The Southern Poverty Law Center (SPLC) has filed a complaint against a public school district in Alabama for disproportionately practicing discriminatory disciplinary procedures against black school children.
The recent complaint filed by the SPLC comes a week after Alabama’s Dothan City Board of Education changed its disciplinary policy again. Many critics believe that the Dothan City school board’s revising of its controversial disciplinary policy was done reactively instead of proactively.
Apparently, the SPLC has been observing the systematic racism affecting minority school children in this Alabama school district for quite some time.
“Dothan’s most vulnerable children are being systematically railroaded and written off because of racially discriminatory practices that often treat normal adolescent behavior like criminal activity,” said Natalie Lyons, SPLC staff attorney in a statement.
“We worked with the school district and were disappointed that the district did not adopt all of the necessary reforms to ensure that children of color and those with disabilities are treated fairly,” Lyons continued.
The Dothan City school board has made alterations to its student disciplinary procedures in the past. However, the SPLC has stated that those alterations were too vague and gave school administrators the power to subjectively suspend or expel students for offenses that were not necessarily severe.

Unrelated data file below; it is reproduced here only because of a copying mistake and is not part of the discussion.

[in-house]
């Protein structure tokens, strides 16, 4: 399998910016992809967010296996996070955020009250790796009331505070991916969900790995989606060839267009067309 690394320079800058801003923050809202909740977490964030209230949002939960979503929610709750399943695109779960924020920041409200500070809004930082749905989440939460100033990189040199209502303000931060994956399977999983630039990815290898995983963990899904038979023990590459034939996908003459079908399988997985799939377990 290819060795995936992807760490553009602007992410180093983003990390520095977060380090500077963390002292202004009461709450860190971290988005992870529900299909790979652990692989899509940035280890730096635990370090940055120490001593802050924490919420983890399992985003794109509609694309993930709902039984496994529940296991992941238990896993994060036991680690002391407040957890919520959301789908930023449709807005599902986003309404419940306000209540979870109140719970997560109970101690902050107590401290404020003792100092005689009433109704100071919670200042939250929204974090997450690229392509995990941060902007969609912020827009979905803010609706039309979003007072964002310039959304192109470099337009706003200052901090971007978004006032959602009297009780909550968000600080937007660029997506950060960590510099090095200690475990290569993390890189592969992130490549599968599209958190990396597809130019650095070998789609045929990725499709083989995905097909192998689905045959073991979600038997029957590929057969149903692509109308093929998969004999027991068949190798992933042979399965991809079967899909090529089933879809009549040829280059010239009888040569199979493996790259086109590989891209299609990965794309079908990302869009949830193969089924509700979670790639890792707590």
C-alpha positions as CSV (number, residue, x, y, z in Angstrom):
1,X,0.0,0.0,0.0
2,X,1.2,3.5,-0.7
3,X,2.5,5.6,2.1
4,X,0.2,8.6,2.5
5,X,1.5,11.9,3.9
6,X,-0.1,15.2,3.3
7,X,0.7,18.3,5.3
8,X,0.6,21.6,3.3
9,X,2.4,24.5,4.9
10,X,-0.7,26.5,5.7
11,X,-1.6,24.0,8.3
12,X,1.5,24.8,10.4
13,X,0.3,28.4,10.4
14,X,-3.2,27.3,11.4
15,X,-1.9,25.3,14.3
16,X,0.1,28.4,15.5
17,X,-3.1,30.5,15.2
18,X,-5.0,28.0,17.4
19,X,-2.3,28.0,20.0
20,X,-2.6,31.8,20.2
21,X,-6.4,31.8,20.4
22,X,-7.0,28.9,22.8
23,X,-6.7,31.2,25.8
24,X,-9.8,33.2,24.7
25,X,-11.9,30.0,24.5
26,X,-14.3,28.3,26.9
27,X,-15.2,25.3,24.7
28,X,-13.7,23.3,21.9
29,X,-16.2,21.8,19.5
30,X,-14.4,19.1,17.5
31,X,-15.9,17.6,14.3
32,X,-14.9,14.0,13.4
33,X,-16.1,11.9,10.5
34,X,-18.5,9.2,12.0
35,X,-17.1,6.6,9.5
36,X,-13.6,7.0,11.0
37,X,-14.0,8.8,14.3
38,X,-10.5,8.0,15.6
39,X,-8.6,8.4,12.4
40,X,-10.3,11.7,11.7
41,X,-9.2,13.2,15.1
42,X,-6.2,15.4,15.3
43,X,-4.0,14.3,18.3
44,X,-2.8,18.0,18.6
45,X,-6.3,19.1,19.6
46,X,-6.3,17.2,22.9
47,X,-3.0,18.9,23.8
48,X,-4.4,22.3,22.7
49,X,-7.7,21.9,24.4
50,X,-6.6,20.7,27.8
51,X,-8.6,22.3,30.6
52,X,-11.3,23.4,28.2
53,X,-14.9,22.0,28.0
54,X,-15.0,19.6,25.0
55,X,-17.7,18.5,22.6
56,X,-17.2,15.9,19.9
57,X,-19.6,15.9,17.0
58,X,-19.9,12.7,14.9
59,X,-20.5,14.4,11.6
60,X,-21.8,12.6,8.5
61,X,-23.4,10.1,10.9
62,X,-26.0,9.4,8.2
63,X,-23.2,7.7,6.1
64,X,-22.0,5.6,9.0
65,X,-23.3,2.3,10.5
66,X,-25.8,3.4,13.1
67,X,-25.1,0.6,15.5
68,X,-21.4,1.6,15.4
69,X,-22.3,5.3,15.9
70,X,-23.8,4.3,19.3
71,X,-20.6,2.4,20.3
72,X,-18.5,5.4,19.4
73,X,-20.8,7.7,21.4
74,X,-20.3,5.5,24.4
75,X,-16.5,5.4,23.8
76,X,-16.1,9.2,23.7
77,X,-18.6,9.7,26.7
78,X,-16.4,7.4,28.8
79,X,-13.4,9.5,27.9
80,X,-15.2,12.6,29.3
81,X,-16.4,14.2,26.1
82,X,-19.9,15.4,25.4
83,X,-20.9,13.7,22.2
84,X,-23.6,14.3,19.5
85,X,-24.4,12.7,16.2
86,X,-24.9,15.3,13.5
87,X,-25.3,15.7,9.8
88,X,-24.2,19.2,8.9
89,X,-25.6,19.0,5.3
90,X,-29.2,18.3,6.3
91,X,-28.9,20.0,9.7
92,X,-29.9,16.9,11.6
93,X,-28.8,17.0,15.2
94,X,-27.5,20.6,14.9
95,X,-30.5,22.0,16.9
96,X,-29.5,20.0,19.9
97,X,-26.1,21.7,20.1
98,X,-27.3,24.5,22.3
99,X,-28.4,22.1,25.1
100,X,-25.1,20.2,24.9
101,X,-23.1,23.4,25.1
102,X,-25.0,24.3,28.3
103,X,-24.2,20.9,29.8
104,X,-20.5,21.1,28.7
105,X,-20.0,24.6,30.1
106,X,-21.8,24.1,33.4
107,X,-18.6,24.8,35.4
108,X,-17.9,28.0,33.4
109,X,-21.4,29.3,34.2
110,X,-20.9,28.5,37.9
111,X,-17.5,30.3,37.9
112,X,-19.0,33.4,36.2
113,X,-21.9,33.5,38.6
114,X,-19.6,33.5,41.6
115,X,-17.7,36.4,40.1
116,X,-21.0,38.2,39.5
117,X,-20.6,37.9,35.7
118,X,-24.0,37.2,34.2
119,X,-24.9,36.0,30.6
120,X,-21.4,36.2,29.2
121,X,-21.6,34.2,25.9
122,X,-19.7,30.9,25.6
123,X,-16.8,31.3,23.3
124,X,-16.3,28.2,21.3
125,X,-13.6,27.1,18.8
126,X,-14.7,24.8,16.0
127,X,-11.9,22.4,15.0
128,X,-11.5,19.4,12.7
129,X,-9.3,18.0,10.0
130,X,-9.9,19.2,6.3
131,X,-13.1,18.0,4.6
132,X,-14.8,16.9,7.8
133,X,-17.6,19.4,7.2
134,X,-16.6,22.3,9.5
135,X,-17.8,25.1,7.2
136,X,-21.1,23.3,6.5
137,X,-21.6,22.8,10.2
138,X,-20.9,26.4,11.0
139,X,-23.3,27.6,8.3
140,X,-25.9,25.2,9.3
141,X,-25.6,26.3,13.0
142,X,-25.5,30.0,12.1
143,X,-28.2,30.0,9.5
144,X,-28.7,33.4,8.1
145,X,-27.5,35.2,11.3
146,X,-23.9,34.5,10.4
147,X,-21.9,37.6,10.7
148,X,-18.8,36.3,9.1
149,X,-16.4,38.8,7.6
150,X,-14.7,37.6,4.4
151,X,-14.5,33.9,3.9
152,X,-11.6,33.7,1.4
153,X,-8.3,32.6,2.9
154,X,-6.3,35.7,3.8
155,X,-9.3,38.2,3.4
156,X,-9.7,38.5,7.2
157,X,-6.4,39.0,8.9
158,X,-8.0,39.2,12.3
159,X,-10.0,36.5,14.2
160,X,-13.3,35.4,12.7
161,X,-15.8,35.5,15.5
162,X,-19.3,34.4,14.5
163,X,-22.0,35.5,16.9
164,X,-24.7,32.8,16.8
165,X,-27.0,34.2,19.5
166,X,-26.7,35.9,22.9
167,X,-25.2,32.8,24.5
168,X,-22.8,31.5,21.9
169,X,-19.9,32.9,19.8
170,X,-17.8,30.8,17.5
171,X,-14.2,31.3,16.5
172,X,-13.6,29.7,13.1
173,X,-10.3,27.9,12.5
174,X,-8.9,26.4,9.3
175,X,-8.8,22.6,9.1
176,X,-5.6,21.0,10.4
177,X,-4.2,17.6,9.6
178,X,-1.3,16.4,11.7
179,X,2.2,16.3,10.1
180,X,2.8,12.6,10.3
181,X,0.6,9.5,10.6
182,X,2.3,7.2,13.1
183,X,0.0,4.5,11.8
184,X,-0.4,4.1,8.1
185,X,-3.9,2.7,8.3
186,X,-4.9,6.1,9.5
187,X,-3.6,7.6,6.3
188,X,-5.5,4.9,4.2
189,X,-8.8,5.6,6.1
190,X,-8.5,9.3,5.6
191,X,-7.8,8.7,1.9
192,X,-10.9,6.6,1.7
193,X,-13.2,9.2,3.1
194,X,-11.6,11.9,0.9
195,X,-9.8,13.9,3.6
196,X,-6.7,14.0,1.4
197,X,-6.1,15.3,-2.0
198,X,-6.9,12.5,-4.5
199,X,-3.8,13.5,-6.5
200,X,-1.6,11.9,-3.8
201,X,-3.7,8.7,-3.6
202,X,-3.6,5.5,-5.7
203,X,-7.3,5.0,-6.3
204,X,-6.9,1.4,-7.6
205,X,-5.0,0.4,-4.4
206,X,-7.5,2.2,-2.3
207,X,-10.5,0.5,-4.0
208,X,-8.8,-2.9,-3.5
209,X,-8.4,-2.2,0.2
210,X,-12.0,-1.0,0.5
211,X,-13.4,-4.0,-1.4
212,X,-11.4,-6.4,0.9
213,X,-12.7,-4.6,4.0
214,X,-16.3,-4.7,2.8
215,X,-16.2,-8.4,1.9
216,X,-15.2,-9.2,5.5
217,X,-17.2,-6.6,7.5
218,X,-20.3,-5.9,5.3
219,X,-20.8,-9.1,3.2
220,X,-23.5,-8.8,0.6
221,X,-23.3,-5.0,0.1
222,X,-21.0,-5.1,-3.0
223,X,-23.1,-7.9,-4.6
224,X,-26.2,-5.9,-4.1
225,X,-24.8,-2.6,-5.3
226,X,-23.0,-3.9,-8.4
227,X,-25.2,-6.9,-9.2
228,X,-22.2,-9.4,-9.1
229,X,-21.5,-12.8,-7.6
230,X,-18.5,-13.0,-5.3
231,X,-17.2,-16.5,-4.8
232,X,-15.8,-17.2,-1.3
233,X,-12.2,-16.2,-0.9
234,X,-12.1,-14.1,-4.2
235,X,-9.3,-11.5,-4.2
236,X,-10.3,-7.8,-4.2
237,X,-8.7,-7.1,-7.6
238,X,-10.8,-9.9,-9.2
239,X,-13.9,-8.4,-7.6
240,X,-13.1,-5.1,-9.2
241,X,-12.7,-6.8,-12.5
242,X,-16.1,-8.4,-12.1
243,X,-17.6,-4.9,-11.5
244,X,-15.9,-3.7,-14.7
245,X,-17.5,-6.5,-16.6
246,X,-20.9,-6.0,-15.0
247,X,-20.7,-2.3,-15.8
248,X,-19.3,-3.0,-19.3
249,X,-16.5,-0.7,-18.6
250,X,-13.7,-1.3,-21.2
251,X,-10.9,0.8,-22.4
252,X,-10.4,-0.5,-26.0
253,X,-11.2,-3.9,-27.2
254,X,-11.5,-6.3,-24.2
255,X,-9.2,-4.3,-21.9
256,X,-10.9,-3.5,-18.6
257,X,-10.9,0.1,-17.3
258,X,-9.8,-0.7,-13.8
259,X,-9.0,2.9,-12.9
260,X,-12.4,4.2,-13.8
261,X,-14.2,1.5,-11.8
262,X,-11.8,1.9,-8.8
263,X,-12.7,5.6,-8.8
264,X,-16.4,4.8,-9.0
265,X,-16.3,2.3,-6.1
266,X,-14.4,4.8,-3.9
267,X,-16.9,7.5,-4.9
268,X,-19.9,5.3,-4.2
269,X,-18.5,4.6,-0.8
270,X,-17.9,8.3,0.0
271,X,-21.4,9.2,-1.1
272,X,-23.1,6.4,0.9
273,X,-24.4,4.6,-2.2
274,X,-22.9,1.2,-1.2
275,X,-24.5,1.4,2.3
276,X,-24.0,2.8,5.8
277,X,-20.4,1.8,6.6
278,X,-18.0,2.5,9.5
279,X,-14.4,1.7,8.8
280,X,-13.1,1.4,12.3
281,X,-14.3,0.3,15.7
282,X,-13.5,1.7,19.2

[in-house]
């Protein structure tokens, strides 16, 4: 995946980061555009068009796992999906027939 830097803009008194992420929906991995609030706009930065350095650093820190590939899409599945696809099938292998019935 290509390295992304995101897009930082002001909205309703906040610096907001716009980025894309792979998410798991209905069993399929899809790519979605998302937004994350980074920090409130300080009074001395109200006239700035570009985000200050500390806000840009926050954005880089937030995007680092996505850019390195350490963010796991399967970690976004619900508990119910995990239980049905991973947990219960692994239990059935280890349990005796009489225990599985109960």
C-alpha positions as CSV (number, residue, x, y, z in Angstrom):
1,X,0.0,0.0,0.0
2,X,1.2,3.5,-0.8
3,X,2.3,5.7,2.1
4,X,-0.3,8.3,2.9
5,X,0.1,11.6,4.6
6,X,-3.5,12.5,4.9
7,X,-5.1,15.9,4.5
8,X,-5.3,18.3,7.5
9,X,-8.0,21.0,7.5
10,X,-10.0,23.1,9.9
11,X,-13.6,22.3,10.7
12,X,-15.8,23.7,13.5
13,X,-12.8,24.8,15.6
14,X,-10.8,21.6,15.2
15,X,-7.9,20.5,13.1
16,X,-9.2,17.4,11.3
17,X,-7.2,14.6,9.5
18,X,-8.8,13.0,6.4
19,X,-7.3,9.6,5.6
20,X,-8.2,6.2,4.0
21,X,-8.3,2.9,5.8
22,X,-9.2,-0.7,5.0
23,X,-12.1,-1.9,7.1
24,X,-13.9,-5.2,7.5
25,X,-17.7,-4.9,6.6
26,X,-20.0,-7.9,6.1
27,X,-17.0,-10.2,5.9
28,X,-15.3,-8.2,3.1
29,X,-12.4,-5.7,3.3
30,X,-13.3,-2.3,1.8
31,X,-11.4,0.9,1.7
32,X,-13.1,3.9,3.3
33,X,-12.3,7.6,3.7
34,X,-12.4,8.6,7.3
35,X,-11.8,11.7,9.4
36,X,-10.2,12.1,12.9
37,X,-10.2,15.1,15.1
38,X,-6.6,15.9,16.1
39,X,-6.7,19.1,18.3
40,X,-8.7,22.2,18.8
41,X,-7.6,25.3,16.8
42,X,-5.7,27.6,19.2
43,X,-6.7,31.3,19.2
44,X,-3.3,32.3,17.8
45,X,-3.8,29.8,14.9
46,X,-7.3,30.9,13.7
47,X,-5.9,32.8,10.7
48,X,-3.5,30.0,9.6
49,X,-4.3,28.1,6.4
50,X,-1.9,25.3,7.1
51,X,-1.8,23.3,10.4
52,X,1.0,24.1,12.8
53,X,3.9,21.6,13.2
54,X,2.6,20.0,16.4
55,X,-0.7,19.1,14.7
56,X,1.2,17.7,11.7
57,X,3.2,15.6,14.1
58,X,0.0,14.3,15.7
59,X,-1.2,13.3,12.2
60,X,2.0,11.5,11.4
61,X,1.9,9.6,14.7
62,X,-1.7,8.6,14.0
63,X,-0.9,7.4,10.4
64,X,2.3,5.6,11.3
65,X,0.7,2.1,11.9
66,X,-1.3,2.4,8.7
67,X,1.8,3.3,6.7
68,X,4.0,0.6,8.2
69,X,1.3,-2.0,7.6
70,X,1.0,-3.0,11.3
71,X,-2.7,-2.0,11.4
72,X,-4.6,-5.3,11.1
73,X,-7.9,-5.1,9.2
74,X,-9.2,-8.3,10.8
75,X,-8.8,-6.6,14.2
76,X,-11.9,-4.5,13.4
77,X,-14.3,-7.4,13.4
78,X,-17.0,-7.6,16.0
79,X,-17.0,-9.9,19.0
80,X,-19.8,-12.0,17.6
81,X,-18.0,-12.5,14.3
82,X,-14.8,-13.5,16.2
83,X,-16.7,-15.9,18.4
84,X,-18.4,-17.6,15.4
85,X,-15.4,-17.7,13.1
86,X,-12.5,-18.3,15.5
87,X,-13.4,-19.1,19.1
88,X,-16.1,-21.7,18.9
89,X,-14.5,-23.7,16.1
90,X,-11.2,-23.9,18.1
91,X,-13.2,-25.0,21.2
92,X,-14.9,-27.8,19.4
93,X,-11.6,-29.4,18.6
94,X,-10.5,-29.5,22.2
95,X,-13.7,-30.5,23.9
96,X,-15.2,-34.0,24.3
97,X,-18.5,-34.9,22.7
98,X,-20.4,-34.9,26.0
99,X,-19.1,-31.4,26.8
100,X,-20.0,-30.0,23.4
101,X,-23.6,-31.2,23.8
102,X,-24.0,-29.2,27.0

The SPLC’s website recently published a report outlining the main focuses of its complaint against the Dothan City school board. A portion of this SPLC online report reads as follows:
The complaint cites statistics the SPLC presented to the school board in June. It notes African-American students represent approximately 55 percent of the district’s students but 100 percent of expulsions in 2015-16 and 85 percent or more of the students removed from class through practices such as suspension, in-school suspension, and referral to alternative school. Disciplinary actions against students with disabilities have more than doubled since the 2013-14 school year. (SPLCenter.org)